6 June 2011
Last updated at 11:47
Volcanoes in Chile's Puyehue-Cordon-Caulle range have been erupting, sending 5km (three-mile) wide columns of ash and pumice stones into the air.
There was a spectacular lightning show in the ash cloud on Sunday, but behind the dazzling display there is danger. The area is on red alert and some 3,500 local residents were evacuated.
Some local residents were reluctant to leave, fearing their homes could be burgled and worrying about what will happen to their animals.
The eruptions are also affecting parts of neighbouring Argentina. These pumice stones were collected by Argentine border police at the Cardenal Samore crossing between Chile and Argentina.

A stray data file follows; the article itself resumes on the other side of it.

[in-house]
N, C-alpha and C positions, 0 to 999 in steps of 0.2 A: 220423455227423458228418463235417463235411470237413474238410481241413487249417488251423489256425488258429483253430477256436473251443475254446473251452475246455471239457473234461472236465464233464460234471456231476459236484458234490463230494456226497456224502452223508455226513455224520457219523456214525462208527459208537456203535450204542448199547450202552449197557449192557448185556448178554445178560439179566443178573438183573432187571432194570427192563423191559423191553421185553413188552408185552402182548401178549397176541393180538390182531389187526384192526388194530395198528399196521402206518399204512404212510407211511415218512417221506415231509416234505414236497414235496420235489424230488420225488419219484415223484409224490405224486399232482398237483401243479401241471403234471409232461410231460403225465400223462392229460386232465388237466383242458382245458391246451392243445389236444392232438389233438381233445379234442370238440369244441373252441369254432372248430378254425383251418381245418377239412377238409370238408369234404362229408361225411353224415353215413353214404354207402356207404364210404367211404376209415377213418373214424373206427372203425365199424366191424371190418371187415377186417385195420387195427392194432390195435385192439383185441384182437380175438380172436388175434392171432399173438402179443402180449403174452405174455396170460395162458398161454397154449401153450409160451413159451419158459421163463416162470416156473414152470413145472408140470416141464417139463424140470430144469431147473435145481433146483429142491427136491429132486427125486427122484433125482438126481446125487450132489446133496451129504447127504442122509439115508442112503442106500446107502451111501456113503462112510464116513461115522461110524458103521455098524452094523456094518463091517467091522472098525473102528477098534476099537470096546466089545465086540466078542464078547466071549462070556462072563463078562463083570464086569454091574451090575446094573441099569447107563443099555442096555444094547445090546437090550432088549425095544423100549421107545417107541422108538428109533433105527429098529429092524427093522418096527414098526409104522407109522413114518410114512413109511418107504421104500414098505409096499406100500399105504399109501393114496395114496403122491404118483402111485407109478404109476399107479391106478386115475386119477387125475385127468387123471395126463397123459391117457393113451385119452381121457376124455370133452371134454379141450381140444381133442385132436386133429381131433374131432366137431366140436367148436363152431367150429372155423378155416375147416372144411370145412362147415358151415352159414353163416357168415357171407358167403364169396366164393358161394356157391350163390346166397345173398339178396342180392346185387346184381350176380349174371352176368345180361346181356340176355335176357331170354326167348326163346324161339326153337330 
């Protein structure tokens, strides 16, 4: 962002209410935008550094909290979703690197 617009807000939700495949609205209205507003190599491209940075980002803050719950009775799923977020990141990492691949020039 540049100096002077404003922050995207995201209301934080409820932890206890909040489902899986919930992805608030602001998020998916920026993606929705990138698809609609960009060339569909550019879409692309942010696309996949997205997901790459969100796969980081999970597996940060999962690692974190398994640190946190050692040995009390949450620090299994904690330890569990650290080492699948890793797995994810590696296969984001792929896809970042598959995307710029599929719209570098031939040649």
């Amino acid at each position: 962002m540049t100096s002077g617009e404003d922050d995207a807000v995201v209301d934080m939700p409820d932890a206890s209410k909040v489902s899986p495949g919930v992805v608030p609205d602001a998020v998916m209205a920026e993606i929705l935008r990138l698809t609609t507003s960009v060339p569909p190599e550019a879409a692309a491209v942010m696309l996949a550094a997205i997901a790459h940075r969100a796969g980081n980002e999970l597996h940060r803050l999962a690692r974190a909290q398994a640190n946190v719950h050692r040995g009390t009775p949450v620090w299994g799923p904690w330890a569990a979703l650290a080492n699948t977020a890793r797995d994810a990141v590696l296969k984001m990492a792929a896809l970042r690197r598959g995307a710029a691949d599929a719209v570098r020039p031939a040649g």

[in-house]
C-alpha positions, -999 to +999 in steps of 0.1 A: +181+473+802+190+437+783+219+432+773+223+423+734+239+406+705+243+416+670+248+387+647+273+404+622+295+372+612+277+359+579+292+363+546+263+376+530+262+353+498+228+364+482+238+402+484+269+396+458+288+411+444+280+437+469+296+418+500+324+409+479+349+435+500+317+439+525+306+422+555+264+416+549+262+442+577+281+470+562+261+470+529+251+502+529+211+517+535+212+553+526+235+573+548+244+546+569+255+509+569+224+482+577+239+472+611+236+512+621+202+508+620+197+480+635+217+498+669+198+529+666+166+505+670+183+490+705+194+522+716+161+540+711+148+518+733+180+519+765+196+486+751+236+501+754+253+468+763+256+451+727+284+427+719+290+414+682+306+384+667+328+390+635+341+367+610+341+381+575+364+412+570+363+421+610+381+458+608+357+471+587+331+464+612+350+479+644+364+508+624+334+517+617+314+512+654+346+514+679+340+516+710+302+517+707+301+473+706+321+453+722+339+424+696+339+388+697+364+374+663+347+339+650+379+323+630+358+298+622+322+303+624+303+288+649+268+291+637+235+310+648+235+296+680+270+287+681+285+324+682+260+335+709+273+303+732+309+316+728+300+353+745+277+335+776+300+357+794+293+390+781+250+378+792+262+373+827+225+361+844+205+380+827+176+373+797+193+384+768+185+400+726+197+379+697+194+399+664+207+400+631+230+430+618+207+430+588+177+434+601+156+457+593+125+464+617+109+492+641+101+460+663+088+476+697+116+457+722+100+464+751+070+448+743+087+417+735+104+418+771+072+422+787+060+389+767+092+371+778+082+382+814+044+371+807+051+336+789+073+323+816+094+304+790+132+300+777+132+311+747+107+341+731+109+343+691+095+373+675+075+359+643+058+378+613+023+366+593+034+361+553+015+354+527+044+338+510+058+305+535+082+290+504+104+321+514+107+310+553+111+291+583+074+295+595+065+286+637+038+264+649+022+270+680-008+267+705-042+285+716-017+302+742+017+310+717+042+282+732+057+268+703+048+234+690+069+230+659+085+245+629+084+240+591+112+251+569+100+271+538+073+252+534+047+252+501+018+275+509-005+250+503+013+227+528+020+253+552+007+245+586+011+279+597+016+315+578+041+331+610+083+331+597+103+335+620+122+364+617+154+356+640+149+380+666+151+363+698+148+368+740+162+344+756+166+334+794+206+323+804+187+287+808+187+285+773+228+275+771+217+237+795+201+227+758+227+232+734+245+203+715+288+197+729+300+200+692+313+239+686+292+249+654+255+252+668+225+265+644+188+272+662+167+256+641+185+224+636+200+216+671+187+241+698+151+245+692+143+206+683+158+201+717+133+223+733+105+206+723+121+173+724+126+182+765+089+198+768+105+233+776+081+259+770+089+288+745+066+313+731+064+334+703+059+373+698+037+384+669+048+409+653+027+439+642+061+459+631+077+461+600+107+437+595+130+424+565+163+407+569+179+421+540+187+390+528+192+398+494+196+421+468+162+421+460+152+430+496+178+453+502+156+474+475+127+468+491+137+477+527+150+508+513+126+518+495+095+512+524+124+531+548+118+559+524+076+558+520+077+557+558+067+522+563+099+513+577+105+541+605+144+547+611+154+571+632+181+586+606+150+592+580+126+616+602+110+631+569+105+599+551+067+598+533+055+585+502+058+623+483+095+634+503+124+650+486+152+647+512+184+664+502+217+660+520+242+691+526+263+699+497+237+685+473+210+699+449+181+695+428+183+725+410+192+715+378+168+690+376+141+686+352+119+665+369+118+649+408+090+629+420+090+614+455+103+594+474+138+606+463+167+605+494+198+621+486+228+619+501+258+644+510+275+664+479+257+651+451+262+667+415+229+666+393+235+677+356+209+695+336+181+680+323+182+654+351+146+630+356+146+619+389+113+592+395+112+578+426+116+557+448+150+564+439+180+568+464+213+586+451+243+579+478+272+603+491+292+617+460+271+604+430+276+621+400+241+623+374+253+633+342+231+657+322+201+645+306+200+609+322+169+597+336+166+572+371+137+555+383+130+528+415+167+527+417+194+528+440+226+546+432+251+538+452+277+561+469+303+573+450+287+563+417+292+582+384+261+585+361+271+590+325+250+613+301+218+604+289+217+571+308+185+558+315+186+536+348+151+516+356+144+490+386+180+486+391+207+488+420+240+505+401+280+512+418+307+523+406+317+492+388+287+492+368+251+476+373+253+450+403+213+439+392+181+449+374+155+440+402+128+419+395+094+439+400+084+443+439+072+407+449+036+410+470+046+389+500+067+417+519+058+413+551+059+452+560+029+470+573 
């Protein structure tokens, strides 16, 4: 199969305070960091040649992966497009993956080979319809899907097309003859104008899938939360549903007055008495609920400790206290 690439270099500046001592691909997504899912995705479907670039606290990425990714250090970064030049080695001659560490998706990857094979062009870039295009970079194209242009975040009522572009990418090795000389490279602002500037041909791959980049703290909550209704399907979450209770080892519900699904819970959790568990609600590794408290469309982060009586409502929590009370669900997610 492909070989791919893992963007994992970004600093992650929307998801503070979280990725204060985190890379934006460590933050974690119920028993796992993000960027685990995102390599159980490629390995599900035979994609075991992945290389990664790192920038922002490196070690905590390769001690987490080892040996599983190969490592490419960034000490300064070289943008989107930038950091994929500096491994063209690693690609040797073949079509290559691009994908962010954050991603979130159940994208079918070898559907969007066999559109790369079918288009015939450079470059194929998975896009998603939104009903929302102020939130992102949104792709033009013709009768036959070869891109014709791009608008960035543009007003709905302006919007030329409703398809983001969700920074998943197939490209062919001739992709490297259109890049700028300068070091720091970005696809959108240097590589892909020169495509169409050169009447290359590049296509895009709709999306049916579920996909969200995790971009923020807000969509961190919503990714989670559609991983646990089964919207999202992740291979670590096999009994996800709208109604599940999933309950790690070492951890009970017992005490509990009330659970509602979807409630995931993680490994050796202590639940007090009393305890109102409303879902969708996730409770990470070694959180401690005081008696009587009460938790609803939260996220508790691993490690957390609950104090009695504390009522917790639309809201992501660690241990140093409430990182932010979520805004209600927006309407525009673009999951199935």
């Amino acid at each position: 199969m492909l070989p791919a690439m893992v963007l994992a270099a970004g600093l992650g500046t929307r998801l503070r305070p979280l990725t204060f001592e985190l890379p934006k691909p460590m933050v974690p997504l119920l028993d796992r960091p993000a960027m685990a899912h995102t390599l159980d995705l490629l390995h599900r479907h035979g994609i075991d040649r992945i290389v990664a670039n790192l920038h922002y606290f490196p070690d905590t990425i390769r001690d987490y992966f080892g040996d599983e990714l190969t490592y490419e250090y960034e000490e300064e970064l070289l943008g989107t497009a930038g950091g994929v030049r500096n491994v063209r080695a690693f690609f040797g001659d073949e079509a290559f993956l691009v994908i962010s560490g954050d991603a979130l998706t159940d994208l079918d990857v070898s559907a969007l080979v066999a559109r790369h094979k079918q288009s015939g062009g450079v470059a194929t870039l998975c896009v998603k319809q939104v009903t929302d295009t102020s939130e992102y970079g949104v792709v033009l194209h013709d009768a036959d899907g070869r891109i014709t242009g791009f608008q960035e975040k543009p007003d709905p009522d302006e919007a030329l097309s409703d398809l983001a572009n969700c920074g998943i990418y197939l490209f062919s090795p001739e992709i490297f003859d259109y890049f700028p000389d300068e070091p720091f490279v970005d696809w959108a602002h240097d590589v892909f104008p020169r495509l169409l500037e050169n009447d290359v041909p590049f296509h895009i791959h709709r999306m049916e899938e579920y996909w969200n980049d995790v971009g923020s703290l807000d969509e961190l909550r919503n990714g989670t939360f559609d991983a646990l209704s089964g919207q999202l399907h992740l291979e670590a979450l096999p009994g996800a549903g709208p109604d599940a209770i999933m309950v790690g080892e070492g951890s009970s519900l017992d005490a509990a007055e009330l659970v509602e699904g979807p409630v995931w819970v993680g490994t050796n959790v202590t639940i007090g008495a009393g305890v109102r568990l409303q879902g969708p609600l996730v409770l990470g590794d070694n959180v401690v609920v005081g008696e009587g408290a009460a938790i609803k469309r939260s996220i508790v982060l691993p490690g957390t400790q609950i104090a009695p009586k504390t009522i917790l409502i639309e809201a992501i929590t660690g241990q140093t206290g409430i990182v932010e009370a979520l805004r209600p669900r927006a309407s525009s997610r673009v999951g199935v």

Some said it was like a solar eclipse as the ash filled the sky and blocked out the sun. They said it fell like snow from the sky.
In Bariloche, a major Argentine tourist destination, there was little chance of a round of golf on this course after it was blanketed in ash.
A layer of ash blanketed cars. Authorities advised affected residents to stay indoors and close their windows to avoid breathing in the ash.
Even in Puerto Madryn, on Argentina's Atlantic coast and some 700km (435 miles) east of the volcano chain, the volcanic ash made for a murky day.
The last time this chain of volcanoes saw such violent activity, in 1960, the area was hit by a massive earthquake. This eruption was accompanied by many tremors but no single major quake.